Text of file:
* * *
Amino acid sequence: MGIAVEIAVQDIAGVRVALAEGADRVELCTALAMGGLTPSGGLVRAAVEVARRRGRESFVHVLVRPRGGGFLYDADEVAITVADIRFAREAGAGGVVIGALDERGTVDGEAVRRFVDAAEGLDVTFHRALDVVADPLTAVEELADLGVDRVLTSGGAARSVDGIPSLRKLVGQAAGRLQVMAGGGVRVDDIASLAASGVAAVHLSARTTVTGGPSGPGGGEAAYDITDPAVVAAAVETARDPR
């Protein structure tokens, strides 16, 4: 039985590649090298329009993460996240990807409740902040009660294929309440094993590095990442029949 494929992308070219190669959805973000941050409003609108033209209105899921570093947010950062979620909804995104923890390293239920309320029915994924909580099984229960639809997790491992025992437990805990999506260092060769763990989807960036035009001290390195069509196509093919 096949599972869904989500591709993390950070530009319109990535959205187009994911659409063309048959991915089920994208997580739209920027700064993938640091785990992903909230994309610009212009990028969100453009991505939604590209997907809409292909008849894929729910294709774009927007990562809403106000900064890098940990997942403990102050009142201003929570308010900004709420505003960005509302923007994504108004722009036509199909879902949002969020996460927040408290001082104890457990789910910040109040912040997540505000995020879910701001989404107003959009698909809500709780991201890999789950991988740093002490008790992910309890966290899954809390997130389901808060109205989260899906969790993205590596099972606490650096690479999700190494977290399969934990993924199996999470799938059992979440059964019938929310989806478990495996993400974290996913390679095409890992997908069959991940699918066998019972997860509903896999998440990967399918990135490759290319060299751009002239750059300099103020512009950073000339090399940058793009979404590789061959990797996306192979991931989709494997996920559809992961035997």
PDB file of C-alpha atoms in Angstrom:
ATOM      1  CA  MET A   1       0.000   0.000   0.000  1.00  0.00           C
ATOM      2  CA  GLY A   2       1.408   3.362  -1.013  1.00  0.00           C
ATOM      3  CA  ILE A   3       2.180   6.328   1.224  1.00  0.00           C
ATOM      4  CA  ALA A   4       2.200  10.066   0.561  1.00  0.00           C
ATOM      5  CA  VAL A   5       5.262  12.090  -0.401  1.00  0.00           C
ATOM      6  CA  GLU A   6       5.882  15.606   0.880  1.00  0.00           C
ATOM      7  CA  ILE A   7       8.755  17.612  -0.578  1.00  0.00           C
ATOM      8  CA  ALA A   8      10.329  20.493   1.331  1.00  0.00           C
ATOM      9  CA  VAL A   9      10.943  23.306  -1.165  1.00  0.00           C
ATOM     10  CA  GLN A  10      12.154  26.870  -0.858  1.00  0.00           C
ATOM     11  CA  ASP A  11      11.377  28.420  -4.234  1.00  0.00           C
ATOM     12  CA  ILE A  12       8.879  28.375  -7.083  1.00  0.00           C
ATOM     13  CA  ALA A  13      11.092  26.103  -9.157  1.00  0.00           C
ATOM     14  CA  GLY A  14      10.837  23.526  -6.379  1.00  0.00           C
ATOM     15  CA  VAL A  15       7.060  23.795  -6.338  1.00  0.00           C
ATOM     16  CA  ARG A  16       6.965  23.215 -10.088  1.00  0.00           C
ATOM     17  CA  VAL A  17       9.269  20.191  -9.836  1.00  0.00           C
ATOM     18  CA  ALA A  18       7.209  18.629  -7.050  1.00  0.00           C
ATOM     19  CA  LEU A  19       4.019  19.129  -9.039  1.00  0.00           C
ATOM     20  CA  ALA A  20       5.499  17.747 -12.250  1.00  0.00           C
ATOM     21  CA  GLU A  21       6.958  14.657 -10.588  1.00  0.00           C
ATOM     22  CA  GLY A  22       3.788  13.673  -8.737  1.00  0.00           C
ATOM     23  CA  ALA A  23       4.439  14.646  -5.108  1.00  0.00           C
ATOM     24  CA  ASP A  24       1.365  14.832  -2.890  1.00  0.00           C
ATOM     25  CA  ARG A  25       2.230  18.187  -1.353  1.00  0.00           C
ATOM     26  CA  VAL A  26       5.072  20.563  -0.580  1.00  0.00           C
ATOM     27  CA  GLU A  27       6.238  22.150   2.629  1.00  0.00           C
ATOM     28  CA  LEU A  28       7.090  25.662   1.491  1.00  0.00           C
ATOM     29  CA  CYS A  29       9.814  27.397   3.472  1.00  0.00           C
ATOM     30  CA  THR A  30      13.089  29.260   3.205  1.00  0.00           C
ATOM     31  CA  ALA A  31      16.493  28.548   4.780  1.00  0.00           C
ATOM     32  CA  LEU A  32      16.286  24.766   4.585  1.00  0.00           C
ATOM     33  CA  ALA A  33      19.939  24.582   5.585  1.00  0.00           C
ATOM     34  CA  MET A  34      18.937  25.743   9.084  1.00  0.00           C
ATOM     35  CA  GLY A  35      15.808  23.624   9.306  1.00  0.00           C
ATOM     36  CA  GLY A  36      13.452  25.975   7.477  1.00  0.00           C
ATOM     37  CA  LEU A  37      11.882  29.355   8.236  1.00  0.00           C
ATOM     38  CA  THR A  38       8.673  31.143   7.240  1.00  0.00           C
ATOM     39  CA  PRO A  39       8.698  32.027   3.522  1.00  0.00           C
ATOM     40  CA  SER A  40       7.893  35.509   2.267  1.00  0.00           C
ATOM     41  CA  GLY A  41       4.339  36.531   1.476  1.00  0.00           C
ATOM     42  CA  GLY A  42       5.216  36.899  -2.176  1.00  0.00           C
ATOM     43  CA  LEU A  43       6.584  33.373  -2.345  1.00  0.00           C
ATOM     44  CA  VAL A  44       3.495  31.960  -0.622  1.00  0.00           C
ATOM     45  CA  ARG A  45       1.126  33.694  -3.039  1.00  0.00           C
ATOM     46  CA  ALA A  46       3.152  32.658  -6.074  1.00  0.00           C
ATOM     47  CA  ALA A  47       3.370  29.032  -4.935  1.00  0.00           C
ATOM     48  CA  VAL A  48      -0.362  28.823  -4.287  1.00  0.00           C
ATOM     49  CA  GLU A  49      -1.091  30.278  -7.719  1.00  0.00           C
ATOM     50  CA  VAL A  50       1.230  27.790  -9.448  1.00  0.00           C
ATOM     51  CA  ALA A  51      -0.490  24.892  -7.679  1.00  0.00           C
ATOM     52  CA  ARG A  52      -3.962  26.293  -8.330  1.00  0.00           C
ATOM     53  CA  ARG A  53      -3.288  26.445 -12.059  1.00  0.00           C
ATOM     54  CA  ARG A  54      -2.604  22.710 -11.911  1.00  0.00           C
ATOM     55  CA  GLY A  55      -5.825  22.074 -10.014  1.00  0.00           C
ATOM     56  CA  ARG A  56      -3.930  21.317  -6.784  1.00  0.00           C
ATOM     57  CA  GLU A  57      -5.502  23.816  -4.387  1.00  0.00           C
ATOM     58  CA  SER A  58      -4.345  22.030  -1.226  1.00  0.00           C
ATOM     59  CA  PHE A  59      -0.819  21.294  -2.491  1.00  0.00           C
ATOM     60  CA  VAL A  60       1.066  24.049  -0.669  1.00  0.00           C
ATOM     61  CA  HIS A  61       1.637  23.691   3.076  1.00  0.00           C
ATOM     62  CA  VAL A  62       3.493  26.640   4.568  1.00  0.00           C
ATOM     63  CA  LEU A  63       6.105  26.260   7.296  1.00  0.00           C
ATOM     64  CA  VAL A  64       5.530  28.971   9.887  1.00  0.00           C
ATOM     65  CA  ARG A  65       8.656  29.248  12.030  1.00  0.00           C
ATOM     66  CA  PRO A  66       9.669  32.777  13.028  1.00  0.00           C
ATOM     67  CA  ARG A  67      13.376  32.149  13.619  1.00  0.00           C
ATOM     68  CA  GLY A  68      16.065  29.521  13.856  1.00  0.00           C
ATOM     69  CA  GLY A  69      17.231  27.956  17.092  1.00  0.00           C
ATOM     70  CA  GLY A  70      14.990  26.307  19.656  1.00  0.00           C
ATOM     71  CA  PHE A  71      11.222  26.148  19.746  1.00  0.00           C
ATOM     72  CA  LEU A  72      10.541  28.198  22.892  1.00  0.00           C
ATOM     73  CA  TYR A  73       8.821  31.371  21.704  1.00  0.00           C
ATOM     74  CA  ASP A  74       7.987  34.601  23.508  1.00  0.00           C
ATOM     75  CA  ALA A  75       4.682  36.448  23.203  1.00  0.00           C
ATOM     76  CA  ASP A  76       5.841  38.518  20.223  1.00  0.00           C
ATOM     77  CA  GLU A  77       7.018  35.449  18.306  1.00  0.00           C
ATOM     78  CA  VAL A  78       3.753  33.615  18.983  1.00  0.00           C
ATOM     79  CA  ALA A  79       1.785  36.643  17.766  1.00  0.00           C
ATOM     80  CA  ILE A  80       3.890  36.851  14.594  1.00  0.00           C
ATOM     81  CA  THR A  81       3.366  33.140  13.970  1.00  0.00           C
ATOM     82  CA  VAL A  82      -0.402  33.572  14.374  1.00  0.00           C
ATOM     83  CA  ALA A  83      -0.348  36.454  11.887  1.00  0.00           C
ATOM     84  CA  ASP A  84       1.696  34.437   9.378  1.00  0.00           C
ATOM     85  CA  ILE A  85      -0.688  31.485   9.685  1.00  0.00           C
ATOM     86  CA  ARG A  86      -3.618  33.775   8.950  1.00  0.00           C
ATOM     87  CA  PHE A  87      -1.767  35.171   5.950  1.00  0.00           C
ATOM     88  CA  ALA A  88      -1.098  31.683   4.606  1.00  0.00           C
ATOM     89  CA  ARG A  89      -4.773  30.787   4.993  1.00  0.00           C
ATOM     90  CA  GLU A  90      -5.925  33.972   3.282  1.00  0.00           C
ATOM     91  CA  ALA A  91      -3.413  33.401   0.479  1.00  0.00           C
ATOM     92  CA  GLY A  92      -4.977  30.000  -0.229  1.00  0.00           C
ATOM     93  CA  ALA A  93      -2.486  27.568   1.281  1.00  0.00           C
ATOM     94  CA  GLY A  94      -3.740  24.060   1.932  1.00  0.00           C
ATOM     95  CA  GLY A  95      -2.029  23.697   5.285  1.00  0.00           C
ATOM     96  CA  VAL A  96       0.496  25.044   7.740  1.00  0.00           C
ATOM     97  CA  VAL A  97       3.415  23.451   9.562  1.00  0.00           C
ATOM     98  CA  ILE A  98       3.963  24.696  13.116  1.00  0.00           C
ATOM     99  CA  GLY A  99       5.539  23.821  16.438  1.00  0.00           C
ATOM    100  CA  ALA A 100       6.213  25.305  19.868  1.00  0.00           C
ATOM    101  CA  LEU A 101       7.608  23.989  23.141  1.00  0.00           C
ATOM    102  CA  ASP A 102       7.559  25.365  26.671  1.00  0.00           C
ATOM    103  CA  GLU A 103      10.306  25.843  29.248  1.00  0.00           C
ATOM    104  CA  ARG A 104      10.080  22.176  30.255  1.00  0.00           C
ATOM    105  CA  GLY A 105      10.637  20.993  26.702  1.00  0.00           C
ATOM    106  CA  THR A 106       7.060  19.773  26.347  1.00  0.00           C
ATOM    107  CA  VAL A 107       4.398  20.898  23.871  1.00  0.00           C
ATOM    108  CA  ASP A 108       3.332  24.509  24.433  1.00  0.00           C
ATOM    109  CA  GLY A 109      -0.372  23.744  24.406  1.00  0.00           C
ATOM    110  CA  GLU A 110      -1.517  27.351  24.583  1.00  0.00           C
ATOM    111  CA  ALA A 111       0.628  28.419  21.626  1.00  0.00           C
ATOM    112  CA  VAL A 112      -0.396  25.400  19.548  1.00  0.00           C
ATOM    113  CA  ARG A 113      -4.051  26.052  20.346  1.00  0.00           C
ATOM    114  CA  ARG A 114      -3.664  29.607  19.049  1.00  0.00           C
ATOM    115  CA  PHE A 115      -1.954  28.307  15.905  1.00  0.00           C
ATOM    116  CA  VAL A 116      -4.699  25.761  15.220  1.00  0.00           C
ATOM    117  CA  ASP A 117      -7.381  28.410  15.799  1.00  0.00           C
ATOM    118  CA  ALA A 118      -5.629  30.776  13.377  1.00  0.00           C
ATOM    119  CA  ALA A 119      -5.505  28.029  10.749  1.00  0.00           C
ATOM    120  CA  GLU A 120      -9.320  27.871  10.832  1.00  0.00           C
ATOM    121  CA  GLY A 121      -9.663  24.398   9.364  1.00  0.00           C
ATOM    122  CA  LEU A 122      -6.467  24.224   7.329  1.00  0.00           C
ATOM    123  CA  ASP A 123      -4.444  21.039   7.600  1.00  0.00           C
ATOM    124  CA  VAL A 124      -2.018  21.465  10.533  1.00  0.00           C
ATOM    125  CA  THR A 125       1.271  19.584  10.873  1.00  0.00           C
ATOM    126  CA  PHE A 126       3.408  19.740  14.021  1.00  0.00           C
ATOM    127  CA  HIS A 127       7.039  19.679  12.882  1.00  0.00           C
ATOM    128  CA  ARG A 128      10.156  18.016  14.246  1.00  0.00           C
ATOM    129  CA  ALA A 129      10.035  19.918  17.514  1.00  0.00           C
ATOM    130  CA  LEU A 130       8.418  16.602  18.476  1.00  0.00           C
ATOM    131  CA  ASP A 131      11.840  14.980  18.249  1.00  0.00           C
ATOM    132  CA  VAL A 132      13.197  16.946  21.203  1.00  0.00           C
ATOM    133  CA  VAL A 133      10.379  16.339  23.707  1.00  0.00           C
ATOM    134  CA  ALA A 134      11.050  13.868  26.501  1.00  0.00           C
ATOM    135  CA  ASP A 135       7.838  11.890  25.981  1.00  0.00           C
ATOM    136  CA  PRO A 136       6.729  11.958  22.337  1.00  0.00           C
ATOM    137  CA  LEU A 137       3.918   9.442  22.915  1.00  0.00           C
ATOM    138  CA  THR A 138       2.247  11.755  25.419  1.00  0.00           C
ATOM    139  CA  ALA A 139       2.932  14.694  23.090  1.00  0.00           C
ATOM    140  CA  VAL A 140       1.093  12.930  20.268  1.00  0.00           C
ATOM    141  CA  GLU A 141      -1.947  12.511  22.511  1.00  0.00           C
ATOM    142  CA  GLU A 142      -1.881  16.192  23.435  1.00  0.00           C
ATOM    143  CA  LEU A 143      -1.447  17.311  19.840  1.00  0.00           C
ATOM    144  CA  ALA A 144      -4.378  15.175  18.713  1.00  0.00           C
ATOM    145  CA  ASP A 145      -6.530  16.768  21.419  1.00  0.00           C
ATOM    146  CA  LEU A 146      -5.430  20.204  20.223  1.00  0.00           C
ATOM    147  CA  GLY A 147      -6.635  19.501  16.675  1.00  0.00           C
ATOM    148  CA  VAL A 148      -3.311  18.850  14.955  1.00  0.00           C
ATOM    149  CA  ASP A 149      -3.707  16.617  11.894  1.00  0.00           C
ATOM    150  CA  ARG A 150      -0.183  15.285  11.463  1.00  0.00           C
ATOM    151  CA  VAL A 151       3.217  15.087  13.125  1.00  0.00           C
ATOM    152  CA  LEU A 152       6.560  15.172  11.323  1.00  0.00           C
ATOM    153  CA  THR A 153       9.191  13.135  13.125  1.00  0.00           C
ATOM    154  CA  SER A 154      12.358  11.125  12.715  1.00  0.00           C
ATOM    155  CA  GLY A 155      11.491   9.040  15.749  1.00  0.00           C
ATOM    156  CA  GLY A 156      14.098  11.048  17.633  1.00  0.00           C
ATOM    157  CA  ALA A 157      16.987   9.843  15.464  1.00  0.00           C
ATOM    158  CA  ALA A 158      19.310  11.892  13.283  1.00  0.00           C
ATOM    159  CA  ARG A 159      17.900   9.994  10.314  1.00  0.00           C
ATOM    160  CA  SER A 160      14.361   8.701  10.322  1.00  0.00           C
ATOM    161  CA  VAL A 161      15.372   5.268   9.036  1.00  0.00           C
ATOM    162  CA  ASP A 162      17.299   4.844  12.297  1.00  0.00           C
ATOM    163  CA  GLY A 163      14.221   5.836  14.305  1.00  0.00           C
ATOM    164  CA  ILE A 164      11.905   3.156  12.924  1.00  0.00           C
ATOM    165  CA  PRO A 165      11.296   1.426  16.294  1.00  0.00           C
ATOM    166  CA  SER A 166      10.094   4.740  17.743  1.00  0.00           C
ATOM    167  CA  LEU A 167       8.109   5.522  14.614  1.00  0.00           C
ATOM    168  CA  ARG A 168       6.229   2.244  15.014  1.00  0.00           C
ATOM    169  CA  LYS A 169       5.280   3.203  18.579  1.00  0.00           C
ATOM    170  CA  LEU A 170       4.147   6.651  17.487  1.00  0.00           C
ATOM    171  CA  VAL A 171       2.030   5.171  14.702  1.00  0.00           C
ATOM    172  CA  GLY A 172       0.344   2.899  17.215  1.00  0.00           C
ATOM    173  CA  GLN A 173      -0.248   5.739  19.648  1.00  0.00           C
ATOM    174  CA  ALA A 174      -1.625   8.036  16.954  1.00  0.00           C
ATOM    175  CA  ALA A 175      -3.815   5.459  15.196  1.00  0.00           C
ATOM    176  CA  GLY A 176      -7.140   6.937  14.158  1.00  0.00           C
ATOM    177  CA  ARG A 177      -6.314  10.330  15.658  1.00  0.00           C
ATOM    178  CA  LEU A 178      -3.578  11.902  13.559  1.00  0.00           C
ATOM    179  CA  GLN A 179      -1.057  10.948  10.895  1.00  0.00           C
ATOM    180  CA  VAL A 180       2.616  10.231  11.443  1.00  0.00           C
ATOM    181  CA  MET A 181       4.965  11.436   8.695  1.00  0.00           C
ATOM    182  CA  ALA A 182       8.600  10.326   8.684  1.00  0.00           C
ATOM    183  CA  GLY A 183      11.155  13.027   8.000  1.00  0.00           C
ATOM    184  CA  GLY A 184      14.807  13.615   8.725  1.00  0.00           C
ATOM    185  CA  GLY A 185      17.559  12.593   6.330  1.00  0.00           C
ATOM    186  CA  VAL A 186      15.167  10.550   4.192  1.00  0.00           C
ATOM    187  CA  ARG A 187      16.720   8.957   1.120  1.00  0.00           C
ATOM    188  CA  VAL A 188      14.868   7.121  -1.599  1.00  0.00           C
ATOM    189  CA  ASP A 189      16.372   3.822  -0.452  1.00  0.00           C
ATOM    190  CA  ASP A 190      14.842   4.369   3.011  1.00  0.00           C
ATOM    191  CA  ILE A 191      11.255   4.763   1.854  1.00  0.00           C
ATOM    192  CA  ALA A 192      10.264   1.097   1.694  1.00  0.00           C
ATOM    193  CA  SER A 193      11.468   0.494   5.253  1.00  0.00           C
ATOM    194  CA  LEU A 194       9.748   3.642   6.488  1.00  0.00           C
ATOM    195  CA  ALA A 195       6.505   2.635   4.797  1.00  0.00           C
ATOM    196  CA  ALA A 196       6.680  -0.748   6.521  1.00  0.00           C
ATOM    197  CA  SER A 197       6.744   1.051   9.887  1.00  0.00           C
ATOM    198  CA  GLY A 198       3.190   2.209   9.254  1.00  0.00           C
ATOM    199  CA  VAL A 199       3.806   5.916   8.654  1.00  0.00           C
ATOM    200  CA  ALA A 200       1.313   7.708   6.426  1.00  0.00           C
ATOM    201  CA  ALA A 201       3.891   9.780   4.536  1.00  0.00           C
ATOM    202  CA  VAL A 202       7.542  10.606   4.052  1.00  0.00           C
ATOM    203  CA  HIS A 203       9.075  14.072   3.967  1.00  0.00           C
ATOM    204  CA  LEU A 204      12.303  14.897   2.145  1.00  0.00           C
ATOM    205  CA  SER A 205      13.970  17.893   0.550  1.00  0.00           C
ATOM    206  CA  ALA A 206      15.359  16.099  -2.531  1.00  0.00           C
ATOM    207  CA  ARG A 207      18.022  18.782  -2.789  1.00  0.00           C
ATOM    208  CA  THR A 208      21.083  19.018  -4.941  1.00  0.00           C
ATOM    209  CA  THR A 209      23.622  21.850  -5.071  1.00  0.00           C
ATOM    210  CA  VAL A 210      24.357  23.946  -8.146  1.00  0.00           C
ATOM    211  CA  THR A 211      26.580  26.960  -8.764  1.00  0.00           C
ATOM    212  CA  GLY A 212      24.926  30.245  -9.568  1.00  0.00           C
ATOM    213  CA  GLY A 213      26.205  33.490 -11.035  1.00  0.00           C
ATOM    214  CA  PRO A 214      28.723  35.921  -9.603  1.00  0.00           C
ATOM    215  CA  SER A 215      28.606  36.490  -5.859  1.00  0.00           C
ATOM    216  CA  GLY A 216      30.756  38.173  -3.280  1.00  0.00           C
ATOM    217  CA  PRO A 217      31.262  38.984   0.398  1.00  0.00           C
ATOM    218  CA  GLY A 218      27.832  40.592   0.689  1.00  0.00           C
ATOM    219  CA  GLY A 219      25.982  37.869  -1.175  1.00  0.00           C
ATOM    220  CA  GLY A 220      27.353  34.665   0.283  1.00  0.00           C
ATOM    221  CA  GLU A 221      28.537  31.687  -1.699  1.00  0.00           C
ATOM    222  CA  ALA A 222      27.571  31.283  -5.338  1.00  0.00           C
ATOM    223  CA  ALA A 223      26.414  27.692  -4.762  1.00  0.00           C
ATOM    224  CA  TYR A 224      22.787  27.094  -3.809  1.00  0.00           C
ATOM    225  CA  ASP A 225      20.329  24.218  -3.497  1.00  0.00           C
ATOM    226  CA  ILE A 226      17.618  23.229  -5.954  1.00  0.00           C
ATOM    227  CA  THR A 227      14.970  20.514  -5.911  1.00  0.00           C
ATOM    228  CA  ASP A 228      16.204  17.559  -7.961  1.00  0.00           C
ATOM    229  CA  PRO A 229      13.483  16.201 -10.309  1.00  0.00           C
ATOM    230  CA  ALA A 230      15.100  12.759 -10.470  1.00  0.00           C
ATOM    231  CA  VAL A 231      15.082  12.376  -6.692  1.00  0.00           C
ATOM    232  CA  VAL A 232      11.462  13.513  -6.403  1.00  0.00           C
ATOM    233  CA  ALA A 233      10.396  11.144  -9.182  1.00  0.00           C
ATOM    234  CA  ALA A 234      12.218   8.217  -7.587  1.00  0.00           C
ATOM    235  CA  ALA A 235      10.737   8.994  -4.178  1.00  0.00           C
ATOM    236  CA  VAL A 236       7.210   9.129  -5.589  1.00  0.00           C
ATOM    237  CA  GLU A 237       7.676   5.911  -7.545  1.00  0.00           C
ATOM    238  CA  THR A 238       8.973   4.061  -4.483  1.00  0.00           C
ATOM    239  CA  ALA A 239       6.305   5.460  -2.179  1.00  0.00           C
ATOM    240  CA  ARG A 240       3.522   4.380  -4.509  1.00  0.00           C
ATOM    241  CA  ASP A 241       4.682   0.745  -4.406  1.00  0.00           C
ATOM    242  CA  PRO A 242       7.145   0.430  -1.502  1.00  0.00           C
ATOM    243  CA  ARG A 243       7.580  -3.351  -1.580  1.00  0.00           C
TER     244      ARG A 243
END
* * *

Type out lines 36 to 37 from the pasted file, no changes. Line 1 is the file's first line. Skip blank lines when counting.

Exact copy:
ATOM     33  CA  ALA A  33      19.939  24.582   5.585  1.00  0.00           C
ATOM     34  CA  MET A  34      18.937  25.743   9.084  1.00  0.00           C